Twenty five years ago standing in grand central station I was attempting to board a train to Darien, CT. I was a working actor hired for a production of Evita and although it was a union theater, it was outside of Manhattan and I was required to pay my own travel expense. I walked over to the ATM beside the main staircase to pull out cash to purchase a ticket and my card was rejected; I didn’t have enough money in my account. I slouched down on the grand stairway and began to cry. Without the money to travel to work, how was I able to work to pay for the ticket?
What in my mindset allowed me to take a job for so little money it couldn’t even cover my travel?
For a long time I was stuck in the belief to be a true artist meant to be a starving, struggling one.
Where did that come from? Rarely do we think of creatives as wealthy or even successful. Jokes are cracked about how you’ll never make a career in the arts, humanities, or for God’s sakes the theater! Growing up I heard from well meaning counselors, teachers, friends, and even my parents that I had better have something to fall back on. Perhaps I should be a lawyer, instead! That was a favorite. I can’t even tell you the number of times I would get a disparaging look from someone I met when I told them I was an actor. They’d laugh and offer the condescending, “Oh, yeah… what restaurant?”
There are tons of examples of very successful and monied artists and yet culturally we pretend they are an anomaly. There are people across the globe making steady money as artists and creative entrepreneurs. Still, at the time I believed the stories I was told. That moment in Grand Central Station was my turning point.
Twenty five years later as a successful creative, I’m tired of hearing this false narrative. As a community It’s time to shift. It takes all of us. And I’m ready to take on the charge. Are you?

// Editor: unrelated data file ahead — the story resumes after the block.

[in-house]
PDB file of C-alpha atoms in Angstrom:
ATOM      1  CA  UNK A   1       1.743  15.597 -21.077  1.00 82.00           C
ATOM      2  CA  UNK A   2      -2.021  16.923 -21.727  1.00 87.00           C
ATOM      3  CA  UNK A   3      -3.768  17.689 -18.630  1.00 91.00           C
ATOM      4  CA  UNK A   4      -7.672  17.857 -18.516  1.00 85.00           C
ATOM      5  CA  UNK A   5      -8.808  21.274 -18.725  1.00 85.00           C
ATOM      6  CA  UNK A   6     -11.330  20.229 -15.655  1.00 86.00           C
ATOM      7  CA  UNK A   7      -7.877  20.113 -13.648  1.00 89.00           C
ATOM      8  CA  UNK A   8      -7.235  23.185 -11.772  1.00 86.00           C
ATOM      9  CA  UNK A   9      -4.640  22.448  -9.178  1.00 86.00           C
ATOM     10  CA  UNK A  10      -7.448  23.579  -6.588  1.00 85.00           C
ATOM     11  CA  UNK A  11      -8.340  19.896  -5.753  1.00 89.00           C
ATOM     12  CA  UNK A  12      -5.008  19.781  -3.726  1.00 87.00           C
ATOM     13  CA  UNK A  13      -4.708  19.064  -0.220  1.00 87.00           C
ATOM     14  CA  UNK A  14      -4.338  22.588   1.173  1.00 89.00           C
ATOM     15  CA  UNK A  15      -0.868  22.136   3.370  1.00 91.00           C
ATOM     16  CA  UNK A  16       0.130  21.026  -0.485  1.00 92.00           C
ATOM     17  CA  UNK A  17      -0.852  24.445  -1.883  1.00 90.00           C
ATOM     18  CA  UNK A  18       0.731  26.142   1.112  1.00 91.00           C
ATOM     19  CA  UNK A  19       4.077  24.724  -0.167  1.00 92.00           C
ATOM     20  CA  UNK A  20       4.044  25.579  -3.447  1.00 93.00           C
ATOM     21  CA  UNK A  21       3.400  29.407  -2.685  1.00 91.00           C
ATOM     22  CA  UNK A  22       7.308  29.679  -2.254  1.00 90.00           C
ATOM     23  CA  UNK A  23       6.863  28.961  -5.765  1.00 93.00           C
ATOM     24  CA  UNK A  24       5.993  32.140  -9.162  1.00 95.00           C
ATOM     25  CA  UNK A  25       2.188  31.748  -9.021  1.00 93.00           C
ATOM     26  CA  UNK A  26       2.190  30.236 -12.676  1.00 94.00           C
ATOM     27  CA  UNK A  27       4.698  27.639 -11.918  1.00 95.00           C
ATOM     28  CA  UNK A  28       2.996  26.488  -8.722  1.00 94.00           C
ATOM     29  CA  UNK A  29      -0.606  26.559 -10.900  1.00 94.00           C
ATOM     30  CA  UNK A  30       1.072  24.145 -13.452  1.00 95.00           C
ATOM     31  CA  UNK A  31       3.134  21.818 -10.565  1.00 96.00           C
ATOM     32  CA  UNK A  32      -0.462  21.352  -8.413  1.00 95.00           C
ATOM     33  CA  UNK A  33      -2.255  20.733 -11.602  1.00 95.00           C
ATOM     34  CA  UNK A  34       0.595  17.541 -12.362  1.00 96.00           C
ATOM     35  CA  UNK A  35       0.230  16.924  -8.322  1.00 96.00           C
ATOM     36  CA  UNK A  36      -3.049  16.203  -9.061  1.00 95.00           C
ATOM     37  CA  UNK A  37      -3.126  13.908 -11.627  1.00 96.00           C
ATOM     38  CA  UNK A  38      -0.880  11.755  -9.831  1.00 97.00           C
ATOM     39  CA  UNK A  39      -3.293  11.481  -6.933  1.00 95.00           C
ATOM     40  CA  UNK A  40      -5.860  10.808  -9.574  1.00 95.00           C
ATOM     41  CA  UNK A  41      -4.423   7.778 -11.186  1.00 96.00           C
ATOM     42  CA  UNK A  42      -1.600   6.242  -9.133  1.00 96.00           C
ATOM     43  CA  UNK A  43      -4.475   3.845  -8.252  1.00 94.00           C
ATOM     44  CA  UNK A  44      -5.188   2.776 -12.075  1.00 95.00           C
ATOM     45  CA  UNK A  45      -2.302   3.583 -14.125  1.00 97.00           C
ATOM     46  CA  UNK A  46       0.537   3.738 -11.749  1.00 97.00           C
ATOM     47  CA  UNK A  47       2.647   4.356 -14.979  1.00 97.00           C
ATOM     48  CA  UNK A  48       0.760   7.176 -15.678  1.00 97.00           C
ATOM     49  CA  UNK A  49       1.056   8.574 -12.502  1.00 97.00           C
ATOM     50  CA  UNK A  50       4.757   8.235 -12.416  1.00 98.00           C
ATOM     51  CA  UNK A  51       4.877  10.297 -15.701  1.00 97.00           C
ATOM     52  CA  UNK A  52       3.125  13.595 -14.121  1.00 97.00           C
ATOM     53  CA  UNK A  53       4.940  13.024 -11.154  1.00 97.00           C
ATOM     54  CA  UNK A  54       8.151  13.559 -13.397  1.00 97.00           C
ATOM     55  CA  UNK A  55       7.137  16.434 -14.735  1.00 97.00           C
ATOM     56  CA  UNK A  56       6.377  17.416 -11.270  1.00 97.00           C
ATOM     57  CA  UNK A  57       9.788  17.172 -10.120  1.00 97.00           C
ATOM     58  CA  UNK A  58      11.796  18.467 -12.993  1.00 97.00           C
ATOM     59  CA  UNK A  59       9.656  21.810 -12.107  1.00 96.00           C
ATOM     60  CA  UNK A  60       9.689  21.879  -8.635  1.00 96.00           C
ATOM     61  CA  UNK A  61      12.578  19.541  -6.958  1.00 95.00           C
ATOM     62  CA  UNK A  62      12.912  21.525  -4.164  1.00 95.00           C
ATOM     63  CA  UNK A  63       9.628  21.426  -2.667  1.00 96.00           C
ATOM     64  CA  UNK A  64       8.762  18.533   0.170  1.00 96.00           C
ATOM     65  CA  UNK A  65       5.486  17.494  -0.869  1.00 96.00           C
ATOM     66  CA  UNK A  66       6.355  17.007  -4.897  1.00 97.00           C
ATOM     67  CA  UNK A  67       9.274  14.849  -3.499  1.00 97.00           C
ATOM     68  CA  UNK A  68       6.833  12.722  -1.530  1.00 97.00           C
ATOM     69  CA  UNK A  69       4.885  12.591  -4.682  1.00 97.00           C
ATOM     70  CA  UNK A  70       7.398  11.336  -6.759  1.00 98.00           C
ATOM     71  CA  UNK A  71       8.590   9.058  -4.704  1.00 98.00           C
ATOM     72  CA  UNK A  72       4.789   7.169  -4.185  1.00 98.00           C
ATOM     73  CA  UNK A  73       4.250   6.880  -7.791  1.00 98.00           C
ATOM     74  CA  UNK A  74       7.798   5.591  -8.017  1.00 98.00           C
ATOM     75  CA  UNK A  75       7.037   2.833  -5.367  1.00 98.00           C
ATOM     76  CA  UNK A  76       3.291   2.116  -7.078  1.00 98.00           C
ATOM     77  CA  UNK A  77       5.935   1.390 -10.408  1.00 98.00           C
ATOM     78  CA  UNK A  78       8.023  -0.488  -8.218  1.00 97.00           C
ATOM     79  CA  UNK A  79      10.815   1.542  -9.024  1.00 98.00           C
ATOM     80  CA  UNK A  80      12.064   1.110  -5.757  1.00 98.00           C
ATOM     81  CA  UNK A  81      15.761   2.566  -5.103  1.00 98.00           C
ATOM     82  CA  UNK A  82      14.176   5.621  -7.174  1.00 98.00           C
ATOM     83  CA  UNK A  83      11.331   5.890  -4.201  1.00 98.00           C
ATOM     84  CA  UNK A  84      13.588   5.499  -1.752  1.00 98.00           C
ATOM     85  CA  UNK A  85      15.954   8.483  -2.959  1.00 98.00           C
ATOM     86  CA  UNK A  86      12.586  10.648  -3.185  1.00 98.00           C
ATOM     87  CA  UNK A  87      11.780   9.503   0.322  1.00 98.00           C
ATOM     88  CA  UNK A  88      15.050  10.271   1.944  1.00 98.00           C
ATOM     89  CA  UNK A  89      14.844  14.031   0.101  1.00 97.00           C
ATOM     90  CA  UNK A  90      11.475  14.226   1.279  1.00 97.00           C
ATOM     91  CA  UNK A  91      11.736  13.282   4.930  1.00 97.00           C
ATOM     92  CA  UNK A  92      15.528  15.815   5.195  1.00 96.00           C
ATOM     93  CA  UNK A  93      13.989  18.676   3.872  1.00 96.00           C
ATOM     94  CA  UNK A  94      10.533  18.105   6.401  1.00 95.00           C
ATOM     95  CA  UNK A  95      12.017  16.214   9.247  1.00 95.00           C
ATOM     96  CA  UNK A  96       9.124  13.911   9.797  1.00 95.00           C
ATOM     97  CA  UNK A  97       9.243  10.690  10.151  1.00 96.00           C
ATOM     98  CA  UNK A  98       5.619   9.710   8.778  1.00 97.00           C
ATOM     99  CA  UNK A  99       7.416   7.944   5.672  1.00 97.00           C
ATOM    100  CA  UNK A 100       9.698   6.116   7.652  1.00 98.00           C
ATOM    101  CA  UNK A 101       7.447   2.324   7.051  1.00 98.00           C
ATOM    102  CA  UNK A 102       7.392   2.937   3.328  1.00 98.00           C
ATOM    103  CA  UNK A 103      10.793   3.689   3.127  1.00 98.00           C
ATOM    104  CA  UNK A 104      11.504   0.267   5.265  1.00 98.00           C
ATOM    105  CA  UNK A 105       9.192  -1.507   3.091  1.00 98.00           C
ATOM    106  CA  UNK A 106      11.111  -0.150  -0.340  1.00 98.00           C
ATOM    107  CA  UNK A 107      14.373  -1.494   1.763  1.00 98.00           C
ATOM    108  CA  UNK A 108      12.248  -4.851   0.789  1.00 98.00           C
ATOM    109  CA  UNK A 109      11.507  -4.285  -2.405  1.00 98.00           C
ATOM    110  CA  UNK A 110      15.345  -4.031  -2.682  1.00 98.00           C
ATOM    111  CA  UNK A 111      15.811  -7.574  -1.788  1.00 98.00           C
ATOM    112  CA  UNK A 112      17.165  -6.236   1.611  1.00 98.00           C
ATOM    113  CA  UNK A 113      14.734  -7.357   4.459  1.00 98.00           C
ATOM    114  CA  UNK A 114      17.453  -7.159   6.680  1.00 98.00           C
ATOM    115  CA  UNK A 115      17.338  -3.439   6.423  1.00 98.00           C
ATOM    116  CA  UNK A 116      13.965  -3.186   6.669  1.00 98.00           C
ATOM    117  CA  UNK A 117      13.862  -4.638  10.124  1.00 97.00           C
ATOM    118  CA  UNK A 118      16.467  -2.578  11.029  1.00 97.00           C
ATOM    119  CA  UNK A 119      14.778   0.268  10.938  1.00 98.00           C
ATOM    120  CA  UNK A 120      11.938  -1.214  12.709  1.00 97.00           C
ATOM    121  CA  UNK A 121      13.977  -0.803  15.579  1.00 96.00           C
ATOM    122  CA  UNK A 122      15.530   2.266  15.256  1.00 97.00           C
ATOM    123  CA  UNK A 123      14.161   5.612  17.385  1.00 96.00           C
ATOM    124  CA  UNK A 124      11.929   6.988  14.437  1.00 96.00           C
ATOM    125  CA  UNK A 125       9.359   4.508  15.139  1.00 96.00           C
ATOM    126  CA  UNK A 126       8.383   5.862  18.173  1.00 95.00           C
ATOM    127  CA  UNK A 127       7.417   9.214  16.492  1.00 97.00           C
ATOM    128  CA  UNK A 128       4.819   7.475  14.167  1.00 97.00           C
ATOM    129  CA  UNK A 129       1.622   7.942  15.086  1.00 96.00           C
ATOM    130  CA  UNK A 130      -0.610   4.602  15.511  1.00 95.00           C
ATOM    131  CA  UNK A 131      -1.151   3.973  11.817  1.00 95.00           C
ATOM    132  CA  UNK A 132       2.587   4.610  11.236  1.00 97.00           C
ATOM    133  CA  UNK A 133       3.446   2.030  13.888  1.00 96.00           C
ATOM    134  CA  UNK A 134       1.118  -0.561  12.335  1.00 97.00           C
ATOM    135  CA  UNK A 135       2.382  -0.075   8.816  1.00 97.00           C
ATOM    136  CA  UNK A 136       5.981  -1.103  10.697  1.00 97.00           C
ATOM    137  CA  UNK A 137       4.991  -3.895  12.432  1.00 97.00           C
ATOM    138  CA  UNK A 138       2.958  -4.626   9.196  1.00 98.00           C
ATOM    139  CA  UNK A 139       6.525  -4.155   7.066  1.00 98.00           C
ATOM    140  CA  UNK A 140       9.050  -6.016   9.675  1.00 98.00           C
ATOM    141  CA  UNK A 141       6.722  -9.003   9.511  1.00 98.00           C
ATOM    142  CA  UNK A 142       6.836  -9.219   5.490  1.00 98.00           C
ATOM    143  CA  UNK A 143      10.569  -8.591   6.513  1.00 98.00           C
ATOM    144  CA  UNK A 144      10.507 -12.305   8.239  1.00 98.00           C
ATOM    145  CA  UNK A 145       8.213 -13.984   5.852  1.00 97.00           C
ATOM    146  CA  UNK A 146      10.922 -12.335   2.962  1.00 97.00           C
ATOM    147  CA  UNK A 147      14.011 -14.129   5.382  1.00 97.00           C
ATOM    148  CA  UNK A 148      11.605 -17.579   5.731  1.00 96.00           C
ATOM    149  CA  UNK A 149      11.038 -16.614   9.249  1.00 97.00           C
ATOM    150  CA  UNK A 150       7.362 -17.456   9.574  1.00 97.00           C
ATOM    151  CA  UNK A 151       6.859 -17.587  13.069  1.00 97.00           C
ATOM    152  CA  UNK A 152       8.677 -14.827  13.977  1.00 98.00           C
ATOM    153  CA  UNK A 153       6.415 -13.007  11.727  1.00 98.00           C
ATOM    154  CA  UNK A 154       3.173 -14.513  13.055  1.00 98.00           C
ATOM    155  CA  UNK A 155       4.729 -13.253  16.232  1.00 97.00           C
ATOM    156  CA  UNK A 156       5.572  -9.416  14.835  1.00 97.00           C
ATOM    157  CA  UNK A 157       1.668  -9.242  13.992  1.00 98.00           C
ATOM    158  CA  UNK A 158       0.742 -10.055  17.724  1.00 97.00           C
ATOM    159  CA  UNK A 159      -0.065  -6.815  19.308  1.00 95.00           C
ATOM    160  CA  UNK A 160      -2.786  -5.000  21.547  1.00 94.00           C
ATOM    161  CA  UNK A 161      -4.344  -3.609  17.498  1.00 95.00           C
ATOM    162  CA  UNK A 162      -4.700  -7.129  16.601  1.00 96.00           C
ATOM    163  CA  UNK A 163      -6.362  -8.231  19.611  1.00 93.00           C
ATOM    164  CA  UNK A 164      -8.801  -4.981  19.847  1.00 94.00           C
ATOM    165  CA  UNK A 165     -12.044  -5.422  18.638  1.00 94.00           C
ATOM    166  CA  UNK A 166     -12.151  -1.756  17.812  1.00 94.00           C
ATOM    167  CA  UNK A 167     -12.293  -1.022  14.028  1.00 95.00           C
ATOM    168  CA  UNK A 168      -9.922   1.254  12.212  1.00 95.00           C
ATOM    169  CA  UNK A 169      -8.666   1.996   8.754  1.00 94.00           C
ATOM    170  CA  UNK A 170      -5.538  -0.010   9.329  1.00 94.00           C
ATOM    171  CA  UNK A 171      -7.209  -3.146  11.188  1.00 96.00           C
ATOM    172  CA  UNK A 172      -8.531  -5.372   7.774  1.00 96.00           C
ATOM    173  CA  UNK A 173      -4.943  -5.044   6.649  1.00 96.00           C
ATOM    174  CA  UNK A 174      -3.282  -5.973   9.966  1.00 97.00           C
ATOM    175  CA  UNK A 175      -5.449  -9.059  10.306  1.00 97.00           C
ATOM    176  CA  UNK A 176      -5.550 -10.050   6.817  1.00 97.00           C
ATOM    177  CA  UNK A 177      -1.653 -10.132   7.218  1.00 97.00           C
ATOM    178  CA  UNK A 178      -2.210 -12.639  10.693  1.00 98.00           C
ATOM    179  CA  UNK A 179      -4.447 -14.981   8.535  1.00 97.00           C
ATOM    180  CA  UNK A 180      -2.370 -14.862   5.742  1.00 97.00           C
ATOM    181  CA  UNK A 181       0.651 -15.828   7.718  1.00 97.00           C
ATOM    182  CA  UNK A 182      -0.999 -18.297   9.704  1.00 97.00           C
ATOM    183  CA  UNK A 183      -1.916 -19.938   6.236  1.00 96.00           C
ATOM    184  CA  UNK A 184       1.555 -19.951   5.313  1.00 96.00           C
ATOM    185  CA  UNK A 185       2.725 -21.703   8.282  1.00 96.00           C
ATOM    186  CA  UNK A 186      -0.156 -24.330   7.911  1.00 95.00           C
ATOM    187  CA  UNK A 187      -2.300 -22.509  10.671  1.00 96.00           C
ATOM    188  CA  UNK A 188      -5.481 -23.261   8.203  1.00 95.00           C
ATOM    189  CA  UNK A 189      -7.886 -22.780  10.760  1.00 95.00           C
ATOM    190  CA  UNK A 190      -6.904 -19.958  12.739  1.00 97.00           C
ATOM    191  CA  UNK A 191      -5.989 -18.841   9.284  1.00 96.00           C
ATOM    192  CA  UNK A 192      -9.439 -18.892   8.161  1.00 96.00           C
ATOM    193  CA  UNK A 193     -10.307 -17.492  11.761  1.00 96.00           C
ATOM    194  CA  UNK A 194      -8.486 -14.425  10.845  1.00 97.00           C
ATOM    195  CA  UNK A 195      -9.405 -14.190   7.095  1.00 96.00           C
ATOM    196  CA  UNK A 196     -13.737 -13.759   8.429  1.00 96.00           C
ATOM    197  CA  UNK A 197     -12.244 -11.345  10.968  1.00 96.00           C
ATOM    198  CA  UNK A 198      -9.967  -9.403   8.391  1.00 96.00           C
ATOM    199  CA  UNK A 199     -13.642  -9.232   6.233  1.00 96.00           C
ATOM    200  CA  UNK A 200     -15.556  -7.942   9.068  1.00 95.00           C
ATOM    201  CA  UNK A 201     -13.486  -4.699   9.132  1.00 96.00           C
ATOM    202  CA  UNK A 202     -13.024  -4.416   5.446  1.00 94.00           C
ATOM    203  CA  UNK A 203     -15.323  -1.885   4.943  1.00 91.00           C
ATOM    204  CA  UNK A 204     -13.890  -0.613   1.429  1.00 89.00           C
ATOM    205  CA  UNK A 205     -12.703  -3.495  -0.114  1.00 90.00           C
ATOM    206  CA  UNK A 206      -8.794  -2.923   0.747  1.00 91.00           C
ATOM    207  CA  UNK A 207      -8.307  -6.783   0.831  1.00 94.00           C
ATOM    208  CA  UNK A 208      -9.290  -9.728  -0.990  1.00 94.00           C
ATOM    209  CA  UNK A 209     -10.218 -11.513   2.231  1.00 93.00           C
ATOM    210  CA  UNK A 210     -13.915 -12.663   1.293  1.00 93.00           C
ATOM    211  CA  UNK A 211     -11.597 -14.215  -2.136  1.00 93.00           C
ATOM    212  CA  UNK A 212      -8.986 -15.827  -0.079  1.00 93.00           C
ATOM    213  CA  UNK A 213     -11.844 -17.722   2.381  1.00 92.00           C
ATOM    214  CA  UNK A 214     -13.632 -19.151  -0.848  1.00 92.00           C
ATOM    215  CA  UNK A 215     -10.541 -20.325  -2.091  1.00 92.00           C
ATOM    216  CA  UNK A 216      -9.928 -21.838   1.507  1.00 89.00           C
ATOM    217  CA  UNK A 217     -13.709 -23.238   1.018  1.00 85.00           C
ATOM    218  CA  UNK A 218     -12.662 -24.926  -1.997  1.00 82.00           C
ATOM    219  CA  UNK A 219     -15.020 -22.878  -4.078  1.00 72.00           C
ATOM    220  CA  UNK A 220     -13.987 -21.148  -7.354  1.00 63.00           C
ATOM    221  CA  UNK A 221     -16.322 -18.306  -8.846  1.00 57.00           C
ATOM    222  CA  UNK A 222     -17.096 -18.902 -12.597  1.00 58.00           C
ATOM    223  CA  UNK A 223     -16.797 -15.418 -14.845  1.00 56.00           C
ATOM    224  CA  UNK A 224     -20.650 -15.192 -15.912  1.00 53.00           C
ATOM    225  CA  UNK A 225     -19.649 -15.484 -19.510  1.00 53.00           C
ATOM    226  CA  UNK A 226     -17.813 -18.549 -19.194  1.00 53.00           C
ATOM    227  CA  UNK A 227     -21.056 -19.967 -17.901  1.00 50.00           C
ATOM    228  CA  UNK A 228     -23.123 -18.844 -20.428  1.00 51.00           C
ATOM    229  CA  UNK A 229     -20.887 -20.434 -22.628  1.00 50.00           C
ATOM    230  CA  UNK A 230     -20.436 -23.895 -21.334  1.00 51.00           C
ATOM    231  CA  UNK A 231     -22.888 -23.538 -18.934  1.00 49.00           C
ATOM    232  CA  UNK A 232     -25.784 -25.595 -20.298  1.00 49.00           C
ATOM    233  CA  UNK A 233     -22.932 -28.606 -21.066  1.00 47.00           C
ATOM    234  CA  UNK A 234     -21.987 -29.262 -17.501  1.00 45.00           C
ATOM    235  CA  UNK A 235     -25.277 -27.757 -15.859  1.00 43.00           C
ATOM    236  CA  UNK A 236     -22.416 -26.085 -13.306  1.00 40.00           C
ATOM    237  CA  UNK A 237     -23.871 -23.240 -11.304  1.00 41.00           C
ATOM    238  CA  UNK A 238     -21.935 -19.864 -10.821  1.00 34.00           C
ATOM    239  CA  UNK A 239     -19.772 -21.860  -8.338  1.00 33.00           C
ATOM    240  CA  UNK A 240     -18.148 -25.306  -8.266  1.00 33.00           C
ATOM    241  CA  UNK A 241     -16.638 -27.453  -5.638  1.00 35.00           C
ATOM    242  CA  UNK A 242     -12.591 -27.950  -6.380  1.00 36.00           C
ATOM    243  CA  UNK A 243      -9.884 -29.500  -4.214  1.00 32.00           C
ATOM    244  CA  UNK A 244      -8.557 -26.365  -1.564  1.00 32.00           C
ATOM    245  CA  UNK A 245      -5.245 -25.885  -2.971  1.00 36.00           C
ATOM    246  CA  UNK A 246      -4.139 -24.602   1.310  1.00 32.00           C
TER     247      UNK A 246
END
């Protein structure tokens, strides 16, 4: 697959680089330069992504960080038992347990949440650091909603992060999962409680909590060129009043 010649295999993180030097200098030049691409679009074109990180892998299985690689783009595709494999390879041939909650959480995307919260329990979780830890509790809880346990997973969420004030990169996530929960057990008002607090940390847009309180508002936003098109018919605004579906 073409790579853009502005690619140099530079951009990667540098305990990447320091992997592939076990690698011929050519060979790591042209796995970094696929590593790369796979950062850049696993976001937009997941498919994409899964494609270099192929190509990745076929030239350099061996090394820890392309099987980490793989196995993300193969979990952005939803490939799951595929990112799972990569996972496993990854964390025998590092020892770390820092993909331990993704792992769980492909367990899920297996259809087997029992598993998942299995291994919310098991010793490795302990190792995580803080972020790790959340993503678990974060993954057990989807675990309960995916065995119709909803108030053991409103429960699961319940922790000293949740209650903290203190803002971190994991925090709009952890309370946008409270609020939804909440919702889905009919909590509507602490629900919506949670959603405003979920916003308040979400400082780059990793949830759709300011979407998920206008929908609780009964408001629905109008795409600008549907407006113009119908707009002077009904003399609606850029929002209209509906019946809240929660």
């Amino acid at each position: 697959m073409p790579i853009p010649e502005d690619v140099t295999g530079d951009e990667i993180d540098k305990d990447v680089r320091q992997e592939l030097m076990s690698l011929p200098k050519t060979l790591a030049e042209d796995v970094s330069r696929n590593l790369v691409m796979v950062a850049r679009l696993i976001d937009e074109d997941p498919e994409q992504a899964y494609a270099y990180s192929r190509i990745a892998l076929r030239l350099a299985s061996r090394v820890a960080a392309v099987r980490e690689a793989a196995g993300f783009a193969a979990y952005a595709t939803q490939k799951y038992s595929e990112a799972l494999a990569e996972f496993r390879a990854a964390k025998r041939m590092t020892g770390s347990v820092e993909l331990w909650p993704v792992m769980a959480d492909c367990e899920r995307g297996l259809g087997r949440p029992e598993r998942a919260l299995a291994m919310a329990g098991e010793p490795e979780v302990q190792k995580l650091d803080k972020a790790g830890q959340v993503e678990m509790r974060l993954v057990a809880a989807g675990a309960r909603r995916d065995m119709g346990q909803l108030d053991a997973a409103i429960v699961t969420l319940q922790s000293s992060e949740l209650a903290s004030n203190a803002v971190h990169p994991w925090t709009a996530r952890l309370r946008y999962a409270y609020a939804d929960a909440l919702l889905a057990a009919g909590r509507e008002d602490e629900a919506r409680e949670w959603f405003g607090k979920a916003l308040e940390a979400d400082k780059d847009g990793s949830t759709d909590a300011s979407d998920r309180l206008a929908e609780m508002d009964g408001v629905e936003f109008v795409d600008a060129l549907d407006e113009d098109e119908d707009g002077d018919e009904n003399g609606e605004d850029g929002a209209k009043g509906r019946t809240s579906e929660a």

A great creativity practice is that of abundance. In the abundance theory there is a mindset that views the universe as offering us endless possibilities.You’ve probably heard of the law of attraction from the book and film The Secret. You think about a car and suddenly you receive one, is the famous take away. That is really only part of the story. The part that is missing is action. You can wish to be a life sustaining creative artist but without the act of doing, nothing will change. The universe rewards ACTION, so as creatives it is VITALLY important we take some. We must move past the anxiety, fears, depression, procrastination, and laziness of distraction and and into the art of creation and yes, marketing. You must sell yourself. "My work will speak for itself” is utter B.S. and a sure way to keep you stuck. There is so much noise out there, how do you stand out? That is part of your work as a modern day artist.
Here is how you start:
Stop doing work for free. You must be paid something. Flourishing artists know this to be true. An energy exchange must occur. Learn your worth and wait to be paid that rather than selling out early to the lowest bidder.
Take jobs that support your art. Many starving artists believe they should do only one thing. We no longer live in that kind of economy. All truly successful artists are business people and all successful business people will tell you to maintain multiple streams of income.
Start collaborating with others. All successful people are surrounded by other successful people. Like energy attracts like energy.
And finally, stop worrying about money and start believing it’s here for you. Worrying about money brings about more worry. Meditate, visualize, change your vibrational thought patterns around money and abundance. The story doesn’t change until you change the story.
Your mindset can only be affected by others if you allow it to be. A large aspect of your job as a creative artist is to trust yourself and keep your vibration at optimal performance level.
The train to financial abundance and freedom is leaving Grand Central. I’m getting on that one way with a golden ticket, are you?